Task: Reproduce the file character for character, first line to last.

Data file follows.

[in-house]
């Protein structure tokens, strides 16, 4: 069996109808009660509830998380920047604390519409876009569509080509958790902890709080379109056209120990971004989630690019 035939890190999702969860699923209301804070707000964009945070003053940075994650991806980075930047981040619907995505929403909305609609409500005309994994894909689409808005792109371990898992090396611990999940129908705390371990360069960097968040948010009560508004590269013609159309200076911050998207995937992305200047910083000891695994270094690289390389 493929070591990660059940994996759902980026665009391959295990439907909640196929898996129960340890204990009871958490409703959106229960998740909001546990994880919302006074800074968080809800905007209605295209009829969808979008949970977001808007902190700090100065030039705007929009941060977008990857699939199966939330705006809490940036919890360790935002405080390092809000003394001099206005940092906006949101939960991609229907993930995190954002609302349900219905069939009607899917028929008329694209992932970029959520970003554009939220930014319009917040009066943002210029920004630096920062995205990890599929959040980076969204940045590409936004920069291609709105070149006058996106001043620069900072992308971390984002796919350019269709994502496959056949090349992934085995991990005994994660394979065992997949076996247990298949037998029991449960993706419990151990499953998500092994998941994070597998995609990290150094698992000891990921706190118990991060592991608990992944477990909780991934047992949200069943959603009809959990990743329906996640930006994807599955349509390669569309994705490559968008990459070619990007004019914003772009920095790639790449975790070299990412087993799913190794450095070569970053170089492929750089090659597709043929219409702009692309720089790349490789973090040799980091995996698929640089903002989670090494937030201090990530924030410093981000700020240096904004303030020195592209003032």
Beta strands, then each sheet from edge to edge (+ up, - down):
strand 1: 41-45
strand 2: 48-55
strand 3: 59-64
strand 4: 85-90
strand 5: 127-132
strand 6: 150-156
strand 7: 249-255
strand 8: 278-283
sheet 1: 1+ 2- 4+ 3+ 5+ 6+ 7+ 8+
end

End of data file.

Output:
[in-house]
């Protein structure tokens, strides 16, 4: 069996109808009660509830998380920047604390519409876009569509080509958790902890709080379109056209120990971004989630690019 035939890190999702969860699923209301804070707000964009945070003053940075994650991806980075930047981040619907995505929403909305609609409500005309994994894909689409808005792109371990898992090396611990999940129908705390371990360069960097968040948010009560508004590269013609159309200076911050998207995937992305200047910083000891695994270094690289390389 493929070591990660059940994996759902980026665009391959295990439907909640196929898996129960340890204990009871958490409703959106229960998740909001546990994880919302006074800074968080809800905007209605295209009829969808979008949970977001808007902190700090100065030039705007929009941060977008990857699939199966939330705006809490940036919890360790935002405080390092809000003394001099206005940092906006949101939960991609229907993930995190954002609302349900219905069939009607899917028929008329694209992932970029959520970003554009939220930014319009917040009066943002210029920004630096920062995205990890599929959040980076969204940045590409936004920069291609709105070149006058996106001043620069900072992308971390984002796919350019269709994502496959056949090349992934085995991990005994994660394979065992997949076996247990298949037998029991449960993706419990151990499953998500092994998941994070597998995609990290150094698992000891990921706190118990991060592991608990992944477990909780991934047992949200069943959603009809959990990743329906996640930006994807599955349509390669569309994705490559968008990459070619990007004019914003772009920095790639790449975790070299990412087993799913190794450095070569970053170089492929750089090659597709043929219409702009692309720089790349490789973090040799980091995996698929640089903002989670090494937030201090990530924030410093981000700020240096904004303030020195592209003032």
Beta strands, then each sheet from edge to edge (+ up, - down):
strand 1: 41-45
strand 2: 48-55
strand 3: 59-64
strand 4: 85-90
strand 5: 127-132
strand 6: 150-156
strand 7: 249-255
strand 8: 278-283
sheet 1: 1+ 2- 4+ 3+ 5+ 6+ 7+ 8+
end